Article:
As the open source faithful have gathered in Portland for the annual O’Reilly Open Source Convention (OSCON) Canonical, the company behind an ever popular Linux distribution Ubuntu, announced that it has paired up the latest version of the free DB2 Express-C v9.7 with the latest version of Ubuntu 10.04 LTS to deliver a free enterprise-grade cloud database appliance.


Not that kind of an appliance

Database appliances, especially for data warehousing,  are all the rage. These database appliances deliver a package of hardware and database software that are put together and optimized by the DBMS vendor. Most of the industry analysts have placed their bets on continual growth of  “database appliance”. Netezza, Greenplum (now EMC), Kickfire are just a few examples of pure database appliance companies. In addition, major DBMS vendors like Oracle, Teradata and IBM also offer database appliances.

The main benefit of using a database appliance is balanced approach to performance and, most important, reduced bring-up and ongoing operating costs. The main drawback is a large initial capital outlay as you are going to get a system that is sized for anticipated needs. Appliance vendors such as IBM try to mitigate this issue by delivering modular design that allows for incremental growth. While this does help, most customers are very much attracted to the “pay-as-you-go” model with zero … yes zero … capital expense. “No CAPEX (capital expense)” is the mantra for the Cloud Computing Infrastructure as a Service (IaaS) and it is getting attention of CFOs and CIOs in every industry and every company size.

This is where Canonical announcement becomes interesting. What Canonical did, with help from us in the IBM DB2 team, is put out a database appliance that anybody can benefit from, not just large corporations with big capital budgets. The entire software stack in the appliance is free (both Ubuntu and DB2 Express-C are free products) and the hardware can be rented from Amazon EC2 by the hour. Renting hardware from Amazon EC2 means that you do not have any upfront expense. You get a bill at the end of the month and you pay only for the resources you actually used and only for the time that your servers were powered on.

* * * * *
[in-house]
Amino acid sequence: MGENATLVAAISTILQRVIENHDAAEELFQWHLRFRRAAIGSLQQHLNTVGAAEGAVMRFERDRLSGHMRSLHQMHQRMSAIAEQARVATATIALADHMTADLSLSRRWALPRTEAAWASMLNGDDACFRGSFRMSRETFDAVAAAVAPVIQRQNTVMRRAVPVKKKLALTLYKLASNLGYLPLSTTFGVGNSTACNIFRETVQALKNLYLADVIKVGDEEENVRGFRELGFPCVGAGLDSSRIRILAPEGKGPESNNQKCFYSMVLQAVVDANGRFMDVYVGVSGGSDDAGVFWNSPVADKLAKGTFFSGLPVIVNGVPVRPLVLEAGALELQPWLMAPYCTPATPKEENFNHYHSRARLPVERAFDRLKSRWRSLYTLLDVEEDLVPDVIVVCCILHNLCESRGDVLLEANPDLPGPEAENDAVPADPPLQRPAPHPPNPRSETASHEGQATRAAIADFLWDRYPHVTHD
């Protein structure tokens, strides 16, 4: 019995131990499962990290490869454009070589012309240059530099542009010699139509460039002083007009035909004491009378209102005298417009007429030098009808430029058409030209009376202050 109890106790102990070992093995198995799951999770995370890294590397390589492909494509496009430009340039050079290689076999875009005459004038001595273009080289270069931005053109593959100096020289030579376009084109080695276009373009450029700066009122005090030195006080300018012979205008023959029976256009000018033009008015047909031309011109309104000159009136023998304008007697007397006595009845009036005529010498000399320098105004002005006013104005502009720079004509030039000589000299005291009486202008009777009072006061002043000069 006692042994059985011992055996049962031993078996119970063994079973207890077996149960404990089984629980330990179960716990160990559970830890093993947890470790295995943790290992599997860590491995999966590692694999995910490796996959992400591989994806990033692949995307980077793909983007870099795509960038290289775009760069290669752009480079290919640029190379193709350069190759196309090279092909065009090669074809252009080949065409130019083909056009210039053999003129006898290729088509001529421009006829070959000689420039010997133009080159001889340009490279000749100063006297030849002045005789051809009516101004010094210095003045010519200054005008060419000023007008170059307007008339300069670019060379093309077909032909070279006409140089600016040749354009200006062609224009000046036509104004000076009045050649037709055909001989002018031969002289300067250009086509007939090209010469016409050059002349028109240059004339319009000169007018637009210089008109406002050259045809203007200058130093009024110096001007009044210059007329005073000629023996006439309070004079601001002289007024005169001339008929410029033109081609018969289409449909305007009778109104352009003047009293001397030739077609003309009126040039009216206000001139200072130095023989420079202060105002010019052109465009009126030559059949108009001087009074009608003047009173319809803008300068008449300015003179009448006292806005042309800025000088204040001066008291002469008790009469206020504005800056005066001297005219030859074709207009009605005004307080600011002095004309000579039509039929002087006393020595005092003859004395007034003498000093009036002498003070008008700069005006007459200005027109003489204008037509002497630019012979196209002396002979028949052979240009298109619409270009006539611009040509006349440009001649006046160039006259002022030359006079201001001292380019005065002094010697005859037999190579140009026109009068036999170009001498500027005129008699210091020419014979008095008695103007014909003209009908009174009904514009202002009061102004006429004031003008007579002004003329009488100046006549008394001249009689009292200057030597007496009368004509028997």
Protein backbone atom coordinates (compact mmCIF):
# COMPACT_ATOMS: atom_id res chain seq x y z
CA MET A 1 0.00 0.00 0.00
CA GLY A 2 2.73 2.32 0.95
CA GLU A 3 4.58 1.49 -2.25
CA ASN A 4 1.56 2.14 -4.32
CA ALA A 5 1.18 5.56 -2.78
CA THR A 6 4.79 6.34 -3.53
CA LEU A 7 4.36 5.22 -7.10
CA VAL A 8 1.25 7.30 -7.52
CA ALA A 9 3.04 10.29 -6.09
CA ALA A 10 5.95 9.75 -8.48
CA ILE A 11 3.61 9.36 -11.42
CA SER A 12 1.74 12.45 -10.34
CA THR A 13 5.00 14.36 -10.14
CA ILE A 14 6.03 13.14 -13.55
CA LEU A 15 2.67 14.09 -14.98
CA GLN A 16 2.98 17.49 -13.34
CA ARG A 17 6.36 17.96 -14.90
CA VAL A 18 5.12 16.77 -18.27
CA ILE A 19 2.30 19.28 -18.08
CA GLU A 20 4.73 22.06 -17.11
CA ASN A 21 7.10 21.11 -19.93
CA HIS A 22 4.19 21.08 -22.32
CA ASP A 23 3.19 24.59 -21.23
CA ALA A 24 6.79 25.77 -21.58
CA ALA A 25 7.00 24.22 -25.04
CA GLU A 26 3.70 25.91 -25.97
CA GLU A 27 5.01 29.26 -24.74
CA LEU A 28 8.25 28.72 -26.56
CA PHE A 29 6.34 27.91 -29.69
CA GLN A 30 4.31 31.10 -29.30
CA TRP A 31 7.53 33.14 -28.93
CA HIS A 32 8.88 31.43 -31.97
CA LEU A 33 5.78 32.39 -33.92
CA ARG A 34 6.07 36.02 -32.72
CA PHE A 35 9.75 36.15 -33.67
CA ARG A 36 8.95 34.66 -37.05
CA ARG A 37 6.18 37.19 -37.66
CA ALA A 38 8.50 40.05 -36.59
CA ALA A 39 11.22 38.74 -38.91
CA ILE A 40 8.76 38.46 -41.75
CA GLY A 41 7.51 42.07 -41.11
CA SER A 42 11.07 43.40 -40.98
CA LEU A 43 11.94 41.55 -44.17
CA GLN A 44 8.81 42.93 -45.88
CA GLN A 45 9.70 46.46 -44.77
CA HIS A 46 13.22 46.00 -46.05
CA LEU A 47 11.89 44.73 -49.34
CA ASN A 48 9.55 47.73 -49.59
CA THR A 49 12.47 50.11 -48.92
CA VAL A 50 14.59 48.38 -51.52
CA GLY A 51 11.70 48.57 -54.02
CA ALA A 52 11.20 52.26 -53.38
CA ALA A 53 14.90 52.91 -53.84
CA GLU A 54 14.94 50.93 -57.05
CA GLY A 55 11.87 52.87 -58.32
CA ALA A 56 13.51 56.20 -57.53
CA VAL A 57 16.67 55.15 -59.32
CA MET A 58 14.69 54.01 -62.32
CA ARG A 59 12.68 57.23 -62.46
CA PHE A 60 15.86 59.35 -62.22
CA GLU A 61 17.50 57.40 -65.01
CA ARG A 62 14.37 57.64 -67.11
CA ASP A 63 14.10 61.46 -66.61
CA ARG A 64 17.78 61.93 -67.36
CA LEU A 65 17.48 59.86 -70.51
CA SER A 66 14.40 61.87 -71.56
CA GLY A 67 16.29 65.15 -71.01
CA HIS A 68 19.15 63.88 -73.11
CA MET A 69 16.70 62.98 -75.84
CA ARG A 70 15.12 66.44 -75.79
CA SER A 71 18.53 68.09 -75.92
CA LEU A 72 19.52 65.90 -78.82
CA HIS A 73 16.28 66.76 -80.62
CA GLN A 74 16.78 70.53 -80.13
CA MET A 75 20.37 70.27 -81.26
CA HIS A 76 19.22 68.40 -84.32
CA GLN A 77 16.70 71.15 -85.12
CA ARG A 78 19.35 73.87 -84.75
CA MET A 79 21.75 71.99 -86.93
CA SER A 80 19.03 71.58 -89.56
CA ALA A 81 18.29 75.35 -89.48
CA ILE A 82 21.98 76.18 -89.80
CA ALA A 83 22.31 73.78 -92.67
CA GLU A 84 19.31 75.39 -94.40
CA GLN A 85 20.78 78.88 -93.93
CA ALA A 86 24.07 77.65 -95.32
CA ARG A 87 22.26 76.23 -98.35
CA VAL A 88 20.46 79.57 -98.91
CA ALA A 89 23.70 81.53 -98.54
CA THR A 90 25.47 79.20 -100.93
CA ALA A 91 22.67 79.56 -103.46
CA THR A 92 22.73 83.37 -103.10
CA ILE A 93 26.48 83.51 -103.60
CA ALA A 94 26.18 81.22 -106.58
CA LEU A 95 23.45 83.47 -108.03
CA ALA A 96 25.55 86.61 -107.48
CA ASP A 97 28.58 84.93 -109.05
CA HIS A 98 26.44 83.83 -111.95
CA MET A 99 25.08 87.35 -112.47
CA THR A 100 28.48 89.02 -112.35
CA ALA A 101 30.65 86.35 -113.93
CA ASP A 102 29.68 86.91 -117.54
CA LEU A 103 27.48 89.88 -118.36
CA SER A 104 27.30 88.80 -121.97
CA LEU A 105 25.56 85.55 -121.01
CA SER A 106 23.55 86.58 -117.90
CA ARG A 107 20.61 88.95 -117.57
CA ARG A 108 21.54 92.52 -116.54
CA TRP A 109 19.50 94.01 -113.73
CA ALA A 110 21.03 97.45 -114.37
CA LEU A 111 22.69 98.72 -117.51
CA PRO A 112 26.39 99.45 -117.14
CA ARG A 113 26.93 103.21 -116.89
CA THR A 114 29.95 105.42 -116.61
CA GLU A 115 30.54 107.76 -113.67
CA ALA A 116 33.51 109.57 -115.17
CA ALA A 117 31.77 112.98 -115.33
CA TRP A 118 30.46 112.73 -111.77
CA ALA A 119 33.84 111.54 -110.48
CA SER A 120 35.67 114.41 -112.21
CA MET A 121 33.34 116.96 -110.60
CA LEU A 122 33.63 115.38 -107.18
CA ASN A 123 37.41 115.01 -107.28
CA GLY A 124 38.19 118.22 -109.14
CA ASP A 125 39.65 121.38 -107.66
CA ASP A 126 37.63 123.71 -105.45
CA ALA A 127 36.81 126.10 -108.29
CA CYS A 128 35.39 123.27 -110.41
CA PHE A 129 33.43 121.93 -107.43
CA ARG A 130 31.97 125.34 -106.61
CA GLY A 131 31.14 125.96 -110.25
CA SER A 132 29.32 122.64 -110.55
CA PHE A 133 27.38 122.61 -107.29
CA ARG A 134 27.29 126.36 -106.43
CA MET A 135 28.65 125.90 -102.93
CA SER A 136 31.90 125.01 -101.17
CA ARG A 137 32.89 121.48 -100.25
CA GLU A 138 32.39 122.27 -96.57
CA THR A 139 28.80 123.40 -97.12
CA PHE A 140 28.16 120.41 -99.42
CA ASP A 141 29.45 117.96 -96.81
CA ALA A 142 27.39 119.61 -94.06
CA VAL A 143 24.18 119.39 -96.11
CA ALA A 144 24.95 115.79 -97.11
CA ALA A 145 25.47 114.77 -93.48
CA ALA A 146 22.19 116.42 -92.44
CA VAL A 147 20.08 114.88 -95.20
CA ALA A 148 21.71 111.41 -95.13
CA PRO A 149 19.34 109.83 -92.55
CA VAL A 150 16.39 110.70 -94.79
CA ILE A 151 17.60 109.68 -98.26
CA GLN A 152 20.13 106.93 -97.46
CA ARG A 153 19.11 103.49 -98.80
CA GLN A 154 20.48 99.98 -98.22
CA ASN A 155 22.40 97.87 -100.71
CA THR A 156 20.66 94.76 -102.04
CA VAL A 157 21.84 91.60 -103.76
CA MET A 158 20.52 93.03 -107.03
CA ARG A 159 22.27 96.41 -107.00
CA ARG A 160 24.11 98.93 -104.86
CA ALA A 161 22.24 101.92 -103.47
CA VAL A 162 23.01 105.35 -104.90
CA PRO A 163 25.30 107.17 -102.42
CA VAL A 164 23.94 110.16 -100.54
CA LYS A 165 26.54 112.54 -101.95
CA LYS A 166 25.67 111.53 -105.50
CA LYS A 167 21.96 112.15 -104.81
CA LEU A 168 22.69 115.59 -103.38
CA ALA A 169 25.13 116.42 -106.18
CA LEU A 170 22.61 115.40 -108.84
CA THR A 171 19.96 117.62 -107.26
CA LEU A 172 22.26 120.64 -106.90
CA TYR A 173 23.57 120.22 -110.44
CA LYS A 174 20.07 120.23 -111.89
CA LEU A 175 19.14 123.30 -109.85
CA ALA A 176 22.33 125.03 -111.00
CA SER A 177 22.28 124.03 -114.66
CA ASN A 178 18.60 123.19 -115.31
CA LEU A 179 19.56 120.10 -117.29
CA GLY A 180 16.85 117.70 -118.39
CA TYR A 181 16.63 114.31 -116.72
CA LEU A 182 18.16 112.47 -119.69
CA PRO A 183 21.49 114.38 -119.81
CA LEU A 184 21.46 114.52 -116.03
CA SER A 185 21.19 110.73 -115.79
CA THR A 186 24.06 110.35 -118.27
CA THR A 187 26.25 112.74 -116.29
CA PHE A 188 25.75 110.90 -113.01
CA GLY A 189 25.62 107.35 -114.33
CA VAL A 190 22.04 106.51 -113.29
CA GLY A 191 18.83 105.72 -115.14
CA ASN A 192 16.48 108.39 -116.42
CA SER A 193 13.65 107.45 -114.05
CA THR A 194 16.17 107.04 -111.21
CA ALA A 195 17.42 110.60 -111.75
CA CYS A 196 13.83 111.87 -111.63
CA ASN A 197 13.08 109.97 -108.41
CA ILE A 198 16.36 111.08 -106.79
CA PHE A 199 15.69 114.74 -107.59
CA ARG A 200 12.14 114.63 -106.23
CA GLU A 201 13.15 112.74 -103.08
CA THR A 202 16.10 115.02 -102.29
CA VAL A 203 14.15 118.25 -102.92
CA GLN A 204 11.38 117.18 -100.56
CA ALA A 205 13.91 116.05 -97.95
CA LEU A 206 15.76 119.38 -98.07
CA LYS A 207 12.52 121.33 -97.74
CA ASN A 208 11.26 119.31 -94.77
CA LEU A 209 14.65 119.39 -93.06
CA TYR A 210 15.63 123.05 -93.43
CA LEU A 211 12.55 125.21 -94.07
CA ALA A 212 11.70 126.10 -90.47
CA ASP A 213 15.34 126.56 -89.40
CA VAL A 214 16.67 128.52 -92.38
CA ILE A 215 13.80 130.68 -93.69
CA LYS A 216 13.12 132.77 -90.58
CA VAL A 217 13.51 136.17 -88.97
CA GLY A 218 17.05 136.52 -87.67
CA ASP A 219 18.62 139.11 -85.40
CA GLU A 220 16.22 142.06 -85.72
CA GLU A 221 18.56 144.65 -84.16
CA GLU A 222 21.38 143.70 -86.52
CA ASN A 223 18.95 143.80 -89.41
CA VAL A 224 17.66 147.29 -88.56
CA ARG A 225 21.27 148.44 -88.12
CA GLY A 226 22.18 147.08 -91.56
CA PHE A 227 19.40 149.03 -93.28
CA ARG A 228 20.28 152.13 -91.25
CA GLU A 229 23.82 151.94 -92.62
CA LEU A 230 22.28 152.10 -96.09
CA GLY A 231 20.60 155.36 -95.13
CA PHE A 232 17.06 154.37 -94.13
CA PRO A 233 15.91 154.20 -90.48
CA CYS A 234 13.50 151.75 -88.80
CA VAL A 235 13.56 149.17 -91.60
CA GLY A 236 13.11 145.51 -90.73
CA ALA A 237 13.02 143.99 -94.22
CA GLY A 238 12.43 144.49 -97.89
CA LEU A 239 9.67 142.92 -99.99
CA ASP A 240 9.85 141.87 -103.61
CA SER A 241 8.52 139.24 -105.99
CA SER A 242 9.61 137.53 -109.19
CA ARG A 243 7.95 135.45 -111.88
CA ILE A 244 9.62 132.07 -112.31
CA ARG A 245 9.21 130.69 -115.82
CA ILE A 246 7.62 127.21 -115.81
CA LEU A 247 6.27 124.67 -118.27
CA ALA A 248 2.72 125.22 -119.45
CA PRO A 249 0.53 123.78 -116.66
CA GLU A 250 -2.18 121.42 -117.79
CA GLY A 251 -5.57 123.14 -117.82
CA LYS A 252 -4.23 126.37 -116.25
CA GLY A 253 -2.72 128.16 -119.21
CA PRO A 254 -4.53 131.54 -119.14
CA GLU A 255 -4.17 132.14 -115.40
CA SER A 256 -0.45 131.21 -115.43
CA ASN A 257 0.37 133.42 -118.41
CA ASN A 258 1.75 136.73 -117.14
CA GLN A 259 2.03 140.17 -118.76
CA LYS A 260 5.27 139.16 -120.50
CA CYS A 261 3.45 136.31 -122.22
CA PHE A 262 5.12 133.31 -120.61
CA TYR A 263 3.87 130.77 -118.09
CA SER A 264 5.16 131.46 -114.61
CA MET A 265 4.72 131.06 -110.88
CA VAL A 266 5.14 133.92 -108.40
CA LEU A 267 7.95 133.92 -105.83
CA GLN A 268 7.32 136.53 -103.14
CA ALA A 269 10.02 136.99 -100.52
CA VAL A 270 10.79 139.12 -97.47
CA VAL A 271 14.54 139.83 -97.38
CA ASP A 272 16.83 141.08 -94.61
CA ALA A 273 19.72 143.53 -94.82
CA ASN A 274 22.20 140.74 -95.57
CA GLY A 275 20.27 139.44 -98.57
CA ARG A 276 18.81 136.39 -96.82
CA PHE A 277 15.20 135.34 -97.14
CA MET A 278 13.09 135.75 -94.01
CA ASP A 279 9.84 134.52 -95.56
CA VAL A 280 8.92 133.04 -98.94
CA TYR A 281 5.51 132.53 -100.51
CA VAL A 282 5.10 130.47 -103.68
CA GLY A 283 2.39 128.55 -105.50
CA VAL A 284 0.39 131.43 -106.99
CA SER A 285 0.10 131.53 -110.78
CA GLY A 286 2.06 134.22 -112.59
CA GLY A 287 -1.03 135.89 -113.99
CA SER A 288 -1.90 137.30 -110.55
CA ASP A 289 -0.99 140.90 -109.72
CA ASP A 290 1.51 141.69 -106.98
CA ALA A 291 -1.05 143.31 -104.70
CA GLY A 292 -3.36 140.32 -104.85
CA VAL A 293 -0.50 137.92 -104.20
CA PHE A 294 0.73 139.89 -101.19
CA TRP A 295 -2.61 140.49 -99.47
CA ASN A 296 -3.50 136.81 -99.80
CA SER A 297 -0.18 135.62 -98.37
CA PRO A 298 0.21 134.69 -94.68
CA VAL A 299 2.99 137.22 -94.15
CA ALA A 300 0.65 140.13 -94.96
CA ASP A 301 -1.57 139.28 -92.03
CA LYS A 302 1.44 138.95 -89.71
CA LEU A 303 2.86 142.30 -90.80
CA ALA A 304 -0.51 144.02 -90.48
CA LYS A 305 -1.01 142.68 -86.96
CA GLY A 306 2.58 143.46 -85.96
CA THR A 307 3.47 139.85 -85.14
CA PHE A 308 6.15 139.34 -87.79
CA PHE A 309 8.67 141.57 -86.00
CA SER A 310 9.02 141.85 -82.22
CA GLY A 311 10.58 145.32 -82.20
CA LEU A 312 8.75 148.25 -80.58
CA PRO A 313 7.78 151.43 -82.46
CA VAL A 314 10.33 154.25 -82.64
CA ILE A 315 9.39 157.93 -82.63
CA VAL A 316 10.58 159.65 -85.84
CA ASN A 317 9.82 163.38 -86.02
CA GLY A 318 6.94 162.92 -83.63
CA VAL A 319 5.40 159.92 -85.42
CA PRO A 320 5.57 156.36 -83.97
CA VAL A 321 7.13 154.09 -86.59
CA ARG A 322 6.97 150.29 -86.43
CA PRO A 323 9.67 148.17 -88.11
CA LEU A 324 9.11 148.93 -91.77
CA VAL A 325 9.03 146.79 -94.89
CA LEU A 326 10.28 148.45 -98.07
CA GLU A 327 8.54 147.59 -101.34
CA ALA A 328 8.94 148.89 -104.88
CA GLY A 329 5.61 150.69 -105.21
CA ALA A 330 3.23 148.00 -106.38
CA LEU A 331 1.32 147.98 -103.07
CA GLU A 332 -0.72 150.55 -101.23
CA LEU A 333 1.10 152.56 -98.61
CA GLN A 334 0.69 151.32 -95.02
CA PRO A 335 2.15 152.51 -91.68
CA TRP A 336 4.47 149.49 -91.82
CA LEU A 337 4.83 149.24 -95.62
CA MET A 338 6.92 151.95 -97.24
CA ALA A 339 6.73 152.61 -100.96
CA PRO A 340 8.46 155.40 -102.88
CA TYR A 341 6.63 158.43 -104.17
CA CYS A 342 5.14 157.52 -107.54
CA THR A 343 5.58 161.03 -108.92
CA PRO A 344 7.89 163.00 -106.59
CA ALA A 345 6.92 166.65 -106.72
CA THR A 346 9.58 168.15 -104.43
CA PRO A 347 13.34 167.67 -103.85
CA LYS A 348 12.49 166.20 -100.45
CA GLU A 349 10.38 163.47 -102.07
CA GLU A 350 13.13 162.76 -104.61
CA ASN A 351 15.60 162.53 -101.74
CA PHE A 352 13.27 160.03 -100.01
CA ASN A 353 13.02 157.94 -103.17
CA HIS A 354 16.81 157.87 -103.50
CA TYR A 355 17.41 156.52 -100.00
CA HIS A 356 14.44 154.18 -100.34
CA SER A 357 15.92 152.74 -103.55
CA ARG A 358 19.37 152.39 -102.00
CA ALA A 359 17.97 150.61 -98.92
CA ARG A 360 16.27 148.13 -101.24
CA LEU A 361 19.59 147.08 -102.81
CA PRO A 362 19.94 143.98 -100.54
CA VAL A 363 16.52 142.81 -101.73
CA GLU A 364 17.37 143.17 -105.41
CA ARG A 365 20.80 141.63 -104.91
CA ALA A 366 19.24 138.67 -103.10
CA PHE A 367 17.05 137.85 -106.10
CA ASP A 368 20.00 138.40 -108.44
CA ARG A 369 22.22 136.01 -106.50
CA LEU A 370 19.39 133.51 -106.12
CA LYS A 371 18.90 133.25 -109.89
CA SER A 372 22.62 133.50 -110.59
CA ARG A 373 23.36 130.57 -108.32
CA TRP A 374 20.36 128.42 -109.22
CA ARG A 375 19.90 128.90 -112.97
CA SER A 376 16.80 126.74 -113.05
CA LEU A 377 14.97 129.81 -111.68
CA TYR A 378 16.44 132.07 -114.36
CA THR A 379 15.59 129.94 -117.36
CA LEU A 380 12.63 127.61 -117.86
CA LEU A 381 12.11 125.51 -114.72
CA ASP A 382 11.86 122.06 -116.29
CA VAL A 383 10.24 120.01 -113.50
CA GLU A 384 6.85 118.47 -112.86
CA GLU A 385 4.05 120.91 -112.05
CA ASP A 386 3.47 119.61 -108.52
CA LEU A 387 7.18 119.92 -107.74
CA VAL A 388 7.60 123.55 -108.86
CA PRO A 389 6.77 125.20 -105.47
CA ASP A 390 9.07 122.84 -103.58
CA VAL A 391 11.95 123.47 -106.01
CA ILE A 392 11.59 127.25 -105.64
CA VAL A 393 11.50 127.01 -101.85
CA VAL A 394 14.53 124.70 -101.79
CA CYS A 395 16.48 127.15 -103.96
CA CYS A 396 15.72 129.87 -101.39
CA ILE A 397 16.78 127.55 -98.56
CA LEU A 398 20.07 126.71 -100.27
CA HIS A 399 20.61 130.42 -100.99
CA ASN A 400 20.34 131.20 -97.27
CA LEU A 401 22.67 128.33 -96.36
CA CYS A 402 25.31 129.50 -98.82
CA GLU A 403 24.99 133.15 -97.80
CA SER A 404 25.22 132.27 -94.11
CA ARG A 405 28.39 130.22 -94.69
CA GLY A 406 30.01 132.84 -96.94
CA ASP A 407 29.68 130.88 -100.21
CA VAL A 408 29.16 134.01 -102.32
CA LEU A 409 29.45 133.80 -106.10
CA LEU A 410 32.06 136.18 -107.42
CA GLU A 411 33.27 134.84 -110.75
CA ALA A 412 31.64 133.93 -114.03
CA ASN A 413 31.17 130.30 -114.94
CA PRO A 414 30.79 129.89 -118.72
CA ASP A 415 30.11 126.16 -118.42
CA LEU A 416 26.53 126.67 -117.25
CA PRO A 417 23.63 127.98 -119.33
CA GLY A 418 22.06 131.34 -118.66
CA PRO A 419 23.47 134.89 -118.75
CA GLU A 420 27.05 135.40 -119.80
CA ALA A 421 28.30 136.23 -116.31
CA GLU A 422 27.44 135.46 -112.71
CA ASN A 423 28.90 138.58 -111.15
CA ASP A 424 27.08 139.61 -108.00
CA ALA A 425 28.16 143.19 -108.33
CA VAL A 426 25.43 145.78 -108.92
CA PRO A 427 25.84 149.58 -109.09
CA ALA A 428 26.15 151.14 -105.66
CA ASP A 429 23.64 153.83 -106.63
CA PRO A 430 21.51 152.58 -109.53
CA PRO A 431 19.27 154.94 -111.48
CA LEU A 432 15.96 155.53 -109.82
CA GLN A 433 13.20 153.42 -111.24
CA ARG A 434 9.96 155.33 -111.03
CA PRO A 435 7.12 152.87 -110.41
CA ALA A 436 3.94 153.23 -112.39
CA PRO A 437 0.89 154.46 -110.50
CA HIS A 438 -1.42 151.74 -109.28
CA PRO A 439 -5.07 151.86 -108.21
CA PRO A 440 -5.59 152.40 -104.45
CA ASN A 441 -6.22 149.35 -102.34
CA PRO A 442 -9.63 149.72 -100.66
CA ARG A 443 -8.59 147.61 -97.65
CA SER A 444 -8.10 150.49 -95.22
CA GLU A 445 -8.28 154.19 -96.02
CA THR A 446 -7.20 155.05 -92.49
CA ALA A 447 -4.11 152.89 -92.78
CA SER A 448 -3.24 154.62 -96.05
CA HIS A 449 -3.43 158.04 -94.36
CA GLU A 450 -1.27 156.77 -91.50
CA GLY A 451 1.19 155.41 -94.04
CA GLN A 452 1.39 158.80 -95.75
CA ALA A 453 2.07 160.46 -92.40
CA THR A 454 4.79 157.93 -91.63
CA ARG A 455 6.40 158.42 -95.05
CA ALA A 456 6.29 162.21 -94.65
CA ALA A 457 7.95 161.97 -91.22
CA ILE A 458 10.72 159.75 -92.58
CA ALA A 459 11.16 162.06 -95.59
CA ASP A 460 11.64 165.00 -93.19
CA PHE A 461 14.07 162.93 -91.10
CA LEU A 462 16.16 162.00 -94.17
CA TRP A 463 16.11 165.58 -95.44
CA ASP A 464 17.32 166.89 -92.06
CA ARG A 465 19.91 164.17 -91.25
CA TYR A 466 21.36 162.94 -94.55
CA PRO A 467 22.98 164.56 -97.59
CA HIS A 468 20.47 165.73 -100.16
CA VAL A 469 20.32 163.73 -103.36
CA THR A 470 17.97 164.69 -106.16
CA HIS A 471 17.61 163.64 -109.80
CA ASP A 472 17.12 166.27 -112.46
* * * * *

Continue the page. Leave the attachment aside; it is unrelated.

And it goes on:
At this point in time, you should be thinking: “this sounds to good to be true”, and you are probably thinking “what about support, security, privacy etc.?” That is good thinking! Let me start by saying that you are not going to get an equivalent of the multi-million dollar Oracle Exadata or the IBM Smart Analytics System for a few cents an hour with this solution. However, you may be pleasantly surprised just how much value you actually do get for a free or a few cents an hour.

Let’s start with support. The operating system in this appliance is Ubuntu Server 10.04 LTS. “LTS” stands for Long Term Support. Which means that support and updates for it will be available for the next 5 years. While the free DB2 Express-C does not come with IBM support (it is free after all), a low cost yearly subscription is available that provides full support from IBM in addition to some very handy extra features and functions. Another important point to mention is that DB2 Express-C is not some imitation of DB2 or a crippled version of it. It is a real DB2 built from exactly the same code base as all other editions of DB2. It is enterprise grade DBMS through and through. For those that get the yearly subscription, support is delivered by exactly the same support teams around the world that service and support DB2 Enterprise Edition for some of he world’s largest companies.